Scotland did tee it up in golf’s oldest major again in 2010, finishing a creditable T-55 on the Old Course at St. Andrews alongside, among others, Steve Stricker and above players the ilk of Jason Day and Ian Poulter. But the injury meant he was never healthy enough for long enough to keep a steady footing on the European Tour.
Rather selfishly, that’s been a boon for the fledging MENA Tour where Scotland has helped lift standards since the regional circuit’s inception in 2011.
Young players with big ambitious could certainly do worse than extract the choicest morsels from Scotland’s topsy-turvy journey through the game, from the highs of major championships to the lows of lugging his own bag on mini-tours playing for little more than beer money. So what wisdom would Scotland impart in such a conversation?
“Being honest with where you are. I think a lot of young guys, we’ve all done it, we hide away from the truth of what is actually happening,” Scotland beings.
“Especially in this day in age when social media is such a big part of life, everyone wants to look a certain way, to look like ‘I’m doing well’ instead of being okay with what you are not good at because then you can improve that.
“It’s about seizing your weakness or your downfalls as more fun areas that you can actually improve rather than hiding from them.”
Formulating that plan for improvement is one thing, building on it another.
“When someone is at the point of turning pro, just hitting lots of golf balls, ball beating, like, it’s lazy. It’s probably the 100 per cent easiest part of pro golf. What is difficult is trying to be smart… not many people do it.
“Someone that hits 500 balls a day, a 1000 balls a day, I’m not impressed. I’ve been there, done that and I’ve got the injuries to prove it. And you don’t get any better.”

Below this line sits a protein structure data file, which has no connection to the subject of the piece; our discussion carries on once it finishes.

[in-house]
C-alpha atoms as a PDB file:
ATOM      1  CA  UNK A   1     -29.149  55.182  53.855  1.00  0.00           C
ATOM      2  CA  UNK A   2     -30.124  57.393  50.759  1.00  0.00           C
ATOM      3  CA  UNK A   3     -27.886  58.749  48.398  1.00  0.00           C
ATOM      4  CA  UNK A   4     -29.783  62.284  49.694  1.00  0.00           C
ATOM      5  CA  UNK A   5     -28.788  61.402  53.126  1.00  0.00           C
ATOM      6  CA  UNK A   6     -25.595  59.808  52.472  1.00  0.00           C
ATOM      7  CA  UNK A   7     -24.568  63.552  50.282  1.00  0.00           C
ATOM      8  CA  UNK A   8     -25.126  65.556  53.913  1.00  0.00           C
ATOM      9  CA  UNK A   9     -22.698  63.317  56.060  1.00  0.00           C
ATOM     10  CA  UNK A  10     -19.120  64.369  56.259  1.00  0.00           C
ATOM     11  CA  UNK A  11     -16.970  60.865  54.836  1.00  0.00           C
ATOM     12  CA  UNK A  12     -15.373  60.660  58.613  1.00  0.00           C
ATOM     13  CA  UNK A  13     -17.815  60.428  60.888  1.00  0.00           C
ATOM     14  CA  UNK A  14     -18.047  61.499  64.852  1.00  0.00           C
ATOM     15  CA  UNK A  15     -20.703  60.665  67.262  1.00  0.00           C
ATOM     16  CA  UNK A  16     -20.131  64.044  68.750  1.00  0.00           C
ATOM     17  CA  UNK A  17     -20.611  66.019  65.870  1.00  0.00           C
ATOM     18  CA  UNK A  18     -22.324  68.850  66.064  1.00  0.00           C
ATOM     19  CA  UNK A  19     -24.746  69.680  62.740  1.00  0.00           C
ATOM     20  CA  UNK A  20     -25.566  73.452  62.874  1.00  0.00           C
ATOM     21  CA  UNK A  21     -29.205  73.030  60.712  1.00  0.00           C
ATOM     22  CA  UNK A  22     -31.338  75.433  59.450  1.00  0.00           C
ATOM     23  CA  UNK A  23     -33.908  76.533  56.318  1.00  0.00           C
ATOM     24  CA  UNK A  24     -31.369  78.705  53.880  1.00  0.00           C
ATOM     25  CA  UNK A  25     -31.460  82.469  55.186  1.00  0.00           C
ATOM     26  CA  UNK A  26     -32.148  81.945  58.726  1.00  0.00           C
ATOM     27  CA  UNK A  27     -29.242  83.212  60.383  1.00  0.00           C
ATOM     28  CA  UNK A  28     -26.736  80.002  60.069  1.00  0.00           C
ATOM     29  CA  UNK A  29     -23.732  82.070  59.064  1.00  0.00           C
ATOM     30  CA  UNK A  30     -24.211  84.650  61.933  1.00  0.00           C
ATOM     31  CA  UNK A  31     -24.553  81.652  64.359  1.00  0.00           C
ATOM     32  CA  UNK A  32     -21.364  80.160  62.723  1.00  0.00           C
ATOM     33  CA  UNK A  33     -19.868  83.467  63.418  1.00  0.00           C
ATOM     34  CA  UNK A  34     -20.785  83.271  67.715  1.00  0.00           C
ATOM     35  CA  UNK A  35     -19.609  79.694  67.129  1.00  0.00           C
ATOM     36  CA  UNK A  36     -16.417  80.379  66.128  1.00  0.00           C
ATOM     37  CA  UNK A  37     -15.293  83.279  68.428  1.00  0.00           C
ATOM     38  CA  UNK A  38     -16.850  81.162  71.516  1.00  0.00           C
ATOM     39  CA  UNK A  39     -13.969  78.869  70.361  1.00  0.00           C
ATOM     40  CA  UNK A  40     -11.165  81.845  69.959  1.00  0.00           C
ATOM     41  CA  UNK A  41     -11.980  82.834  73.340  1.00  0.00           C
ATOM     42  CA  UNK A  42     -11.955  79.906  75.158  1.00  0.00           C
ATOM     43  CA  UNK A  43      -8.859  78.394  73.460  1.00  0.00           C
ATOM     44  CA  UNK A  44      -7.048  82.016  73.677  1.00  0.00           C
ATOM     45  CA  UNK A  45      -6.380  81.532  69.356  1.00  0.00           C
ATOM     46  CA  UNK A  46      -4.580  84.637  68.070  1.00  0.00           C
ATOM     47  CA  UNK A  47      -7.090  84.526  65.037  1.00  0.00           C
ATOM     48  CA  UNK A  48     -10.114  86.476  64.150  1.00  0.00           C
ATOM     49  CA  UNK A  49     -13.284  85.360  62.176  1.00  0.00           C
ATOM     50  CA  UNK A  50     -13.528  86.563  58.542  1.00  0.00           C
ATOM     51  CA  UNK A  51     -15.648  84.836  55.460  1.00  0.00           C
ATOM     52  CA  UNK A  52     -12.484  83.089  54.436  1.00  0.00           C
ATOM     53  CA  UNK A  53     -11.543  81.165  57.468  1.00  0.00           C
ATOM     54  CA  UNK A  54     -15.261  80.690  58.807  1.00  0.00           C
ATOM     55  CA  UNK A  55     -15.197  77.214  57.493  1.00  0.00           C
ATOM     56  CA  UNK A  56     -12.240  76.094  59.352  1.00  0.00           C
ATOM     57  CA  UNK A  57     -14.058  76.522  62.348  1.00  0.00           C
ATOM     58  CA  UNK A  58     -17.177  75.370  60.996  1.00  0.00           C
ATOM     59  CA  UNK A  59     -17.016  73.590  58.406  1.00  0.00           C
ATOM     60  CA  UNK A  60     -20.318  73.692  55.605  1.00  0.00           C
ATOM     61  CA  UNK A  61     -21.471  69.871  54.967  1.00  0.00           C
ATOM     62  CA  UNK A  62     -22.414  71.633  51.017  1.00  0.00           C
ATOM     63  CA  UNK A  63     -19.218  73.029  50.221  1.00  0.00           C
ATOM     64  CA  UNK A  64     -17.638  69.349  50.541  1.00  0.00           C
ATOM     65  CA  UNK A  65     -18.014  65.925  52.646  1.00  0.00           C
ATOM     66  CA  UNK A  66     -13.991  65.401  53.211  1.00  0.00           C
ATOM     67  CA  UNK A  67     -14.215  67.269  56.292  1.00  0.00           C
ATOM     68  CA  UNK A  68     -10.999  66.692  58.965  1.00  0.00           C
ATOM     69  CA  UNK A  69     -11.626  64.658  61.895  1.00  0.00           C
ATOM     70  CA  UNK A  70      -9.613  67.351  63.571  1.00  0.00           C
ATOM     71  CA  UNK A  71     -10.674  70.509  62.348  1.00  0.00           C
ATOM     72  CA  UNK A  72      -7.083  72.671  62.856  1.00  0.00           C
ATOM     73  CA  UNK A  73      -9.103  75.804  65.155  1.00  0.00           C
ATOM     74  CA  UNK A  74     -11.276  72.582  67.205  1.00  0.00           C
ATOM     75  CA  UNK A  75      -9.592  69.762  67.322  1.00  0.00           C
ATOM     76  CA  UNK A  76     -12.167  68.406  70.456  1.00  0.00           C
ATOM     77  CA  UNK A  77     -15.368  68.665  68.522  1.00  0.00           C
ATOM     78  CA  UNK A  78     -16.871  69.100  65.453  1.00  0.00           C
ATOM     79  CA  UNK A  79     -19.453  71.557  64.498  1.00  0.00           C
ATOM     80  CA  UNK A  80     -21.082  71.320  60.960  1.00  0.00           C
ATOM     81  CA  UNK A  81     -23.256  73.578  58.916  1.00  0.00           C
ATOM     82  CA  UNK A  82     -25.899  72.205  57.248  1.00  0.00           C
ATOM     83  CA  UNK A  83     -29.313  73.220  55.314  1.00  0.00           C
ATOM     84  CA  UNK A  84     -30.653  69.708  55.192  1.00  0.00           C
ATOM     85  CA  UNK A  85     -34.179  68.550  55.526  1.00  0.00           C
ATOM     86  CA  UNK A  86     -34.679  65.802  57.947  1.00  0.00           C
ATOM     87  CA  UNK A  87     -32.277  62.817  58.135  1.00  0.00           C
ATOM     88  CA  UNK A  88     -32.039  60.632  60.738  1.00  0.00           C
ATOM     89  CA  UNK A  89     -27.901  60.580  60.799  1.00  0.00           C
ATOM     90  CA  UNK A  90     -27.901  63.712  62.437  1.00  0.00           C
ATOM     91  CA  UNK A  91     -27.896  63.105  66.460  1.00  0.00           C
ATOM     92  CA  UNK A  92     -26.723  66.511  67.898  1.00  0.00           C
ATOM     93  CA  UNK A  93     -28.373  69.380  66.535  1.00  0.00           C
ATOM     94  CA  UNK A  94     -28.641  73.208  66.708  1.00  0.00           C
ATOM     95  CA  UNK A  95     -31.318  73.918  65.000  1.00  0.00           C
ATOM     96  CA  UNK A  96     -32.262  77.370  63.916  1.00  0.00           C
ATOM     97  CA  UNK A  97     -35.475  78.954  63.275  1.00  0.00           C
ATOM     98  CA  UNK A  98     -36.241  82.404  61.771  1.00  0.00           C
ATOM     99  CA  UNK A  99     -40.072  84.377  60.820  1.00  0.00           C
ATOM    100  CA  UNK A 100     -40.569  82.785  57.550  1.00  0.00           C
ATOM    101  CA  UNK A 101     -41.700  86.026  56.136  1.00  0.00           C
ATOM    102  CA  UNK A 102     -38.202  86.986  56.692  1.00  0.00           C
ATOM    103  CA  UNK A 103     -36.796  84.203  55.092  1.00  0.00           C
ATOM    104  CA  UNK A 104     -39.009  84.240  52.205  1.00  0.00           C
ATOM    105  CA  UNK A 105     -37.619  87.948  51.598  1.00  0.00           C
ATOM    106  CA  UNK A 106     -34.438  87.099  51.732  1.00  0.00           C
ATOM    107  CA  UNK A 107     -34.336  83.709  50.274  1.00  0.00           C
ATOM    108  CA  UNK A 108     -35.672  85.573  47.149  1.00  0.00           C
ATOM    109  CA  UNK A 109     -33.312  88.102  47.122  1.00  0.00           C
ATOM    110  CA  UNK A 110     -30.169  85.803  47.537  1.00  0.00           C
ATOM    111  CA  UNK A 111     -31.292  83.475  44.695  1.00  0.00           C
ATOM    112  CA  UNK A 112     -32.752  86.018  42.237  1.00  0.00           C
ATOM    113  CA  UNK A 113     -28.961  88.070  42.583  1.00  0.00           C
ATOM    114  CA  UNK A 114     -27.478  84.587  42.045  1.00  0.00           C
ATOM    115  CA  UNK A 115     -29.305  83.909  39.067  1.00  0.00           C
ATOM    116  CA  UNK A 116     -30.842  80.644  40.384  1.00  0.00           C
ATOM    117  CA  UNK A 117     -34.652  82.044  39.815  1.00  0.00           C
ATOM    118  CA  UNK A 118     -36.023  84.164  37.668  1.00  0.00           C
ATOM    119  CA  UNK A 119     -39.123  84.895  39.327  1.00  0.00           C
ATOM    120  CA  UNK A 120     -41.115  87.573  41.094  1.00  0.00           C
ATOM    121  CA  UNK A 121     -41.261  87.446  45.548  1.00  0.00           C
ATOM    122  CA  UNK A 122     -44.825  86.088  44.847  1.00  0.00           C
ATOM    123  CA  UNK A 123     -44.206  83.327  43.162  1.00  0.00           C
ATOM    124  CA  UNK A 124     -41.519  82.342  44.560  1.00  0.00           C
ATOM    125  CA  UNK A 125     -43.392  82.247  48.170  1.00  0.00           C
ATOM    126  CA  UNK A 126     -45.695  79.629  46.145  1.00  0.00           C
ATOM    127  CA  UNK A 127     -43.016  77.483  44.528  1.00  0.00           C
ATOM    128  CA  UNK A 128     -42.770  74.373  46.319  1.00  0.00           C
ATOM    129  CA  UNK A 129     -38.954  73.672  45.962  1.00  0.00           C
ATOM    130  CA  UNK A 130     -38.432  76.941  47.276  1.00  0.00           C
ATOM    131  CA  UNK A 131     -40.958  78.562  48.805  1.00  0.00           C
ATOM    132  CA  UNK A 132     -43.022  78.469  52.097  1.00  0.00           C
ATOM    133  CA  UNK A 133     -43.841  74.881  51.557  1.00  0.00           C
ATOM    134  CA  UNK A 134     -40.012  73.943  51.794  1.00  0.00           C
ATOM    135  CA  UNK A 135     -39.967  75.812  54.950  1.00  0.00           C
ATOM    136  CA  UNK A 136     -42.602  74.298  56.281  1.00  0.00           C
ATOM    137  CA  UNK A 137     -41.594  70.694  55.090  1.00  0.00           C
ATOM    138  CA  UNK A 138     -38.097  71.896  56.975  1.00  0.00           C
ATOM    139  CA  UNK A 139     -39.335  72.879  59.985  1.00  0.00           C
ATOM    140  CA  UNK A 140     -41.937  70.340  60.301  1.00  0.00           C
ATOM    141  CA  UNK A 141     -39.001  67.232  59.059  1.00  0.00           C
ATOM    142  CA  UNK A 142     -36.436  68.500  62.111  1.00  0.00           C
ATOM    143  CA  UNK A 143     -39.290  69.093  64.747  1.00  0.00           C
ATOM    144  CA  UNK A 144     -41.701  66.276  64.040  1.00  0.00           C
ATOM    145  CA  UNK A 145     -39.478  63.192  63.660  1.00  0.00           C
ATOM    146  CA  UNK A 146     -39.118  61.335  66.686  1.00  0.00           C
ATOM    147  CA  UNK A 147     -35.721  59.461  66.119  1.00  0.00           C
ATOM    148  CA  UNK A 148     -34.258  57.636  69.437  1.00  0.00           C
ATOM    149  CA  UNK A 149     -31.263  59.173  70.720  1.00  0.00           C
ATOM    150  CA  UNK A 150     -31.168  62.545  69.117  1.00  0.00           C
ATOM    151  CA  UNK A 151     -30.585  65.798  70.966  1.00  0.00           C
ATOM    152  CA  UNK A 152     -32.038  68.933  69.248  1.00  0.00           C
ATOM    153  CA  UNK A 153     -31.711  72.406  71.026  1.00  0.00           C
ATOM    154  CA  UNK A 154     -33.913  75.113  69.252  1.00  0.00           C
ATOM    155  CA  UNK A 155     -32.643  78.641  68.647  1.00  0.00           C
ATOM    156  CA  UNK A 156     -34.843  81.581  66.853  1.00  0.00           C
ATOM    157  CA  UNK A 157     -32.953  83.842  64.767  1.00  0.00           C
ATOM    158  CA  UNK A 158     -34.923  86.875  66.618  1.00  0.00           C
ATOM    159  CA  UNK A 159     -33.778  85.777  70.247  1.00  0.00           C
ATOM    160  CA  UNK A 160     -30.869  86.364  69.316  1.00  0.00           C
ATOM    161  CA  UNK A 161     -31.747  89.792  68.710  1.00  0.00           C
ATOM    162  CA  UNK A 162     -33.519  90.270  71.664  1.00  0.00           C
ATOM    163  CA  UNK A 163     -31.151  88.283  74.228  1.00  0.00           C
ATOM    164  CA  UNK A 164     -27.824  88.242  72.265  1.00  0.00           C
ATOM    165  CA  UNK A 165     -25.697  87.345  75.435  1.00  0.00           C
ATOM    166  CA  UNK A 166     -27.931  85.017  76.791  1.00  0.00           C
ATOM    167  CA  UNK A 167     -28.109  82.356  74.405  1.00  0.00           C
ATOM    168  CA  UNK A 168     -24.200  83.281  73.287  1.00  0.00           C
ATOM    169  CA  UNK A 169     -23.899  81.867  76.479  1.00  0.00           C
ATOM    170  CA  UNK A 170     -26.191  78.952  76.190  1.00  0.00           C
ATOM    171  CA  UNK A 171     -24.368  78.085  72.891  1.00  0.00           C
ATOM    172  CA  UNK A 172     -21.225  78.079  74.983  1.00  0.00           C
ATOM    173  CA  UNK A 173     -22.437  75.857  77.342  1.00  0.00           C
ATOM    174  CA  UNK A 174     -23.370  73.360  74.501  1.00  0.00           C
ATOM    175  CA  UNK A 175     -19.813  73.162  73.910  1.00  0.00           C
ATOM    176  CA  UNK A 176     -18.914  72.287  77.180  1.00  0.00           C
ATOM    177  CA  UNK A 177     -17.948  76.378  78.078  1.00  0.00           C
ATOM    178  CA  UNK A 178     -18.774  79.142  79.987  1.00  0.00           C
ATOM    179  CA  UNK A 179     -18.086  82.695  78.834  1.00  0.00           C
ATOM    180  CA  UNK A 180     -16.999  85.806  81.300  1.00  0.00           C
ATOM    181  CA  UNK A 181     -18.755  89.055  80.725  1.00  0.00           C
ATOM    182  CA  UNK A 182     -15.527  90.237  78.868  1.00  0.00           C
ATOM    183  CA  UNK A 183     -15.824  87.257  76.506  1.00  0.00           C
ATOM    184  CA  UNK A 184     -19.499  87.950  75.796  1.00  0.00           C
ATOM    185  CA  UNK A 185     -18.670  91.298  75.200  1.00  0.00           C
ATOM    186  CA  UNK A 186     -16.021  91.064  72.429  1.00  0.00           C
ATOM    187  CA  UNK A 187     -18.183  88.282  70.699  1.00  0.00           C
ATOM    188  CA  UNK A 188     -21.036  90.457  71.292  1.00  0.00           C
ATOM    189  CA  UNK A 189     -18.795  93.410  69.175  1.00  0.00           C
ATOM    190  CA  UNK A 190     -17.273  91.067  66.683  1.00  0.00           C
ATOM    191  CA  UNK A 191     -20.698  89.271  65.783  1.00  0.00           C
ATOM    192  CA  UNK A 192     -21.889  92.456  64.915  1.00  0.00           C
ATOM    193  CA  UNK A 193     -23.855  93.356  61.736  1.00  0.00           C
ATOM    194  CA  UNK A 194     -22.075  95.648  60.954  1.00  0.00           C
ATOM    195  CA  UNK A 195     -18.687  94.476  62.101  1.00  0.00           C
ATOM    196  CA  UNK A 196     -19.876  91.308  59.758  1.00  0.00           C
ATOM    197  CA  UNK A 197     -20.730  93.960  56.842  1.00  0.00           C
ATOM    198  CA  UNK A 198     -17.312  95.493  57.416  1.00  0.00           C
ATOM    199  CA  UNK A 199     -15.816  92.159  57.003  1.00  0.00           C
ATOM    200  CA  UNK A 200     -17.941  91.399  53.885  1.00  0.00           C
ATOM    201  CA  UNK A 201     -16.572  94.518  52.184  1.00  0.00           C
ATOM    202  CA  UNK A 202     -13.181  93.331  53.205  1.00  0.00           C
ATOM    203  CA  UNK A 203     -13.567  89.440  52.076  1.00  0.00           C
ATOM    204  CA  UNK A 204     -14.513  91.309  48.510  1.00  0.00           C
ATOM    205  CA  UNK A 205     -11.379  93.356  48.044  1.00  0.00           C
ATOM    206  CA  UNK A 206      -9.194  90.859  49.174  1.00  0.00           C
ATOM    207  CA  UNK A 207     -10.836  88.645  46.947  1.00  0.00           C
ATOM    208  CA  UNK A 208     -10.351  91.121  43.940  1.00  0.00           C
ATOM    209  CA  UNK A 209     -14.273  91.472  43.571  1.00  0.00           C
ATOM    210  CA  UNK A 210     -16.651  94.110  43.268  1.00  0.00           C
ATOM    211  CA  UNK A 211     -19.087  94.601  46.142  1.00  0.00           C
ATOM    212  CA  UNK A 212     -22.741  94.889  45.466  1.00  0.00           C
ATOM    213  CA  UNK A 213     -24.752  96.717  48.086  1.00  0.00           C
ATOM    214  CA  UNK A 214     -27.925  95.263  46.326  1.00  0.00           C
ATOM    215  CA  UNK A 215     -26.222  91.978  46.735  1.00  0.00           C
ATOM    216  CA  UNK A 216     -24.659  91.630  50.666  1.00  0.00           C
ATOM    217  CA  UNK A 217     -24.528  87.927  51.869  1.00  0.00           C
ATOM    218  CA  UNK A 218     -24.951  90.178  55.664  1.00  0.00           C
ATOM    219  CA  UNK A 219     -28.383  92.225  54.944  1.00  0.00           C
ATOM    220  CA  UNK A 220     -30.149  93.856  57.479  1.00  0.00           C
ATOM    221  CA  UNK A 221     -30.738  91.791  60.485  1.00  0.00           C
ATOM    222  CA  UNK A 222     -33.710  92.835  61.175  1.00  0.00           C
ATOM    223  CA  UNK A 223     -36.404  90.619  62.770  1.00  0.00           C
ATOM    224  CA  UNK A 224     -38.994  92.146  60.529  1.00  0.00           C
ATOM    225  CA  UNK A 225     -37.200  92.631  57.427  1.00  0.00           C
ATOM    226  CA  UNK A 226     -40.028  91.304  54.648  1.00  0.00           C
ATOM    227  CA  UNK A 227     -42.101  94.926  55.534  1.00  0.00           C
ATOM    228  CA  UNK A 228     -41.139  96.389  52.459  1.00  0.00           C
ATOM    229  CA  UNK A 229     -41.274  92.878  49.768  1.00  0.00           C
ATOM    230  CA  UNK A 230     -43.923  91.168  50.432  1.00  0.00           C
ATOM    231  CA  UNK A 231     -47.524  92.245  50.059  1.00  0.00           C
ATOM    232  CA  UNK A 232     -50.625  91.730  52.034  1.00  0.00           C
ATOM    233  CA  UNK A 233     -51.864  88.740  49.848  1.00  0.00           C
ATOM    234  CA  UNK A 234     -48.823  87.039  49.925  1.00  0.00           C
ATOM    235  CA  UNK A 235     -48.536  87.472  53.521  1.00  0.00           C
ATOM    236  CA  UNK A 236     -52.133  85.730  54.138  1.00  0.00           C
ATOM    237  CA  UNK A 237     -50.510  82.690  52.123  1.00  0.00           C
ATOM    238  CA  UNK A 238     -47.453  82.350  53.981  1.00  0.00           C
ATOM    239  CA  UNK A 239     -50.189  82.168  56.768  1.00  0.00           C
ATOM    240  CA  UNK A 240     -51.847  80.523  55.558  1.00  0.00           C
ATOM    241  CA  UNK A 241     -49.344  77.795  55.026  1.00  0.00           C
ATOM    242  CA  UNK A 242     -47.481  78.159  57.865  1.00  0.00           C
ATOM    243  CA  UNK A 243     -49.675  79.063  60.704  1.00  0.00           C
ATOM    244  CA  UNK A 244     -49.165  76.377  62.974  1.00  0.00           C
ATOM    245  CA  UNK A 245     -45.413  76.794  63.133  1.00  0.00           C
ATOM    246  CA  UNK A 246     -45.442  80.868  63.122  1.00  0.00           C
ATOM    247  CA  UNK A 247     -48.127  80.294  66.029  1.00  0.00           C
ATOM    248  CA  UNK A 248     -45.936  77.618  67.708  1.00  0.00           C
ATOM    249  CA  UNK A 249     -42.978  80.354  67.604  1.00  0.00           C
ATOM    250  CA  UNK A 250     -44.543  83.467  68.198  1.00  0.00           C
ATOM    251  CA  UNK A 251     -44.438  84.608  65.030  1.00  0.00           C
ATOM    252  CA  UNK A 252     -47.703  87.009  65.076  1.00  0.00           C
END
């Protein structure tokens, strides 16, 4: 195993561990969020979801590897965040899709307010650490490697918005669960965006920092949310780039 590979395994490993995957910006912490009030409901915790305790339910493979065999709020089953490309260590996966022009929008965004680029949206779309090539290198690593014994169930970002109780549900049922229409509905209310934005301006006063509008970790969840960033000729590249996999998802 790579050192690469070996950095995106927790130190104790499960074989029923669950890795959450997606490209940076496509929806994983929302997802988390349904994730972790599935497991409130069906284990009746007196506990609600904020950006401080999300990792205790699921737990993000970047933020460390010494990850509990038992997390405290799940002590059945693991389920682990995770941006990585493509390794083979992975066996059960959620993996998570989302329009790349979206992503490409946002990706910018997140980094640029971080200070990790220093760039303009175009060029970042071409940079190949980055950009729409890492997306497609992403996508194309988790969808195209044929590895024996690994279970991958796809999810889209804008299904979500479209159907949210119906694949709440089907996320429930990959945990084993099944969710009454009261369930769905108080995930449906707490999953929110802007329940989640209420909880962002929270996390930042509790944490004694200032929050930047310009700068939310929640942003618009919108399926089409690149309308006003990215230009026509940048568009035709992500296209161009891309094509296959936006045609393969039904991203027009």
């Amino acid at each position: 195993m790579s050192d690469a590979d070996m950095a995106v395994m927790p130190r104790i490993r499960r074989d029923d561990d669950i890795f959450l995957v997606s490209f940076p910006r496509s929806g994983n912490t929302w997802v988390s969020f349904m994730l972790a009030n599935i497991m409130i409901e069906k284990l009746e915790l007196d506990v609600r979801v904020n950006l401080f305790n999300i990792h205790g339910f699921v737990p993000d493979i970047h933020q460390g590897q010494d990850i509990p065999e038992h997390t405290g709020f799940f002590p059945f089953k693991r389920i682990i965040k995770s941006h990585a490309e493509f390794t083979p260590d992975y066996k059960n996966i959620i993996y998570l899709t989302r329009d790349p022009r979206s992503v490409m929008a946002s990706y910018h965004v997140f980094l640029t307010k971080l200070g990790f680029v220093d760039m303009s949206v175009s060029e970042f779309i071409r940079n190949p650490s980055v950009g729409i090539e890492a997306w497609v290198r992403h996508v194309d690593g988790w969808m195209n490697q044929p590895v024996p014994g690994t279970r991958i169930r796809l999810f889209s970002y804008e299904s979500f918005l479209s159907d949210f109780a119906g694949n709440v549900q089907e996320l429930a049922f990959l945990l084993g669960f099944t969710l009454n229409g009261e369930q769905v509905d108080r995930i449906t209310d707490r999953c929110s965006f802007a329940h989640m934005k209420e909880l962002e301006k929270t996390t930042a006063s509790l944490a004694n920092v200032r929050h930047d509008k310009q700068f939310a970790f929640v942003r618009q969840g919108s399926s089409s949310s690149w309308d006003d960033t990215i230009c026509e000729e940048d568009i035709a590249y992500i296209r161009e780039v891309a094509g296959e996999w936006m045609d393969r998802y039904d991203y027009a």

Scotland’s perpetual quest for improvement as a coach means he is in no hurry to hang up his sticks. While he doesn’t have the time to beat balls to even a carefully prescribed practice formula like he once did, he’s trying to work smarter in a bid to add to his 10 wins, a legacy that included four titles in a breakout 2013 campaign where he ran away with the circuit’s overall order of merit title. Indeed, Scotland feels compelled to stay as sharp as possible inside the ropes.
“I’ve not had that much time to compete during the summer but you know, as any golfer can relate, I think to myself, if I can hit a golf ball, I could have a good week. That never leaves you,” Scotland said eyeing the MENA Tour’s five-event autumn swing which resumed late last month.
“I’m around good golfers and, you know what, I still try and play and practice just to remember how hard it is when you are teaching somebody. I think this is one thing a lot of coaches don’t do enough, they don’t play enough and practice themselves. You haven’t got to be amazing at it, you’ve just got to do it to be able to empathise with somebody. If you don’t, I believe you can lose touch with reality. It’s so important, a duty to the person you coach I believe.”
While he hasn’t got rich from golf, the game continues to enrich the life of Scotland who is, coincidently, the nephew of the first woman to be appointed Britain’s Attorney General, Patricia Scotland QC, or just plain “Auntie Pat”.
Indeed, enriching lives is what makes the 20-minute drive from Scotland’s home in Banstead to the range at Bletchingley G.C. – like the regular trips to the Middle East – a breeze each morning.
“We’d like to think everybody could earn the 20 million that Rory’s going to earn this year but being realistic, that’s not going to happen,” Scotland says.
“Some guys won’t make a hundred grand in their career so if you can help them make 150-200 grand, that’s great isn’t it? If you can at least double their career earnings or their earnings over a year by thinking better…”
Smart thinking. Now there’s an idea. Like getting someone else to decode The Golfing Machine for you. Scotland’s impressionable young chargers don’t know how lucky they are.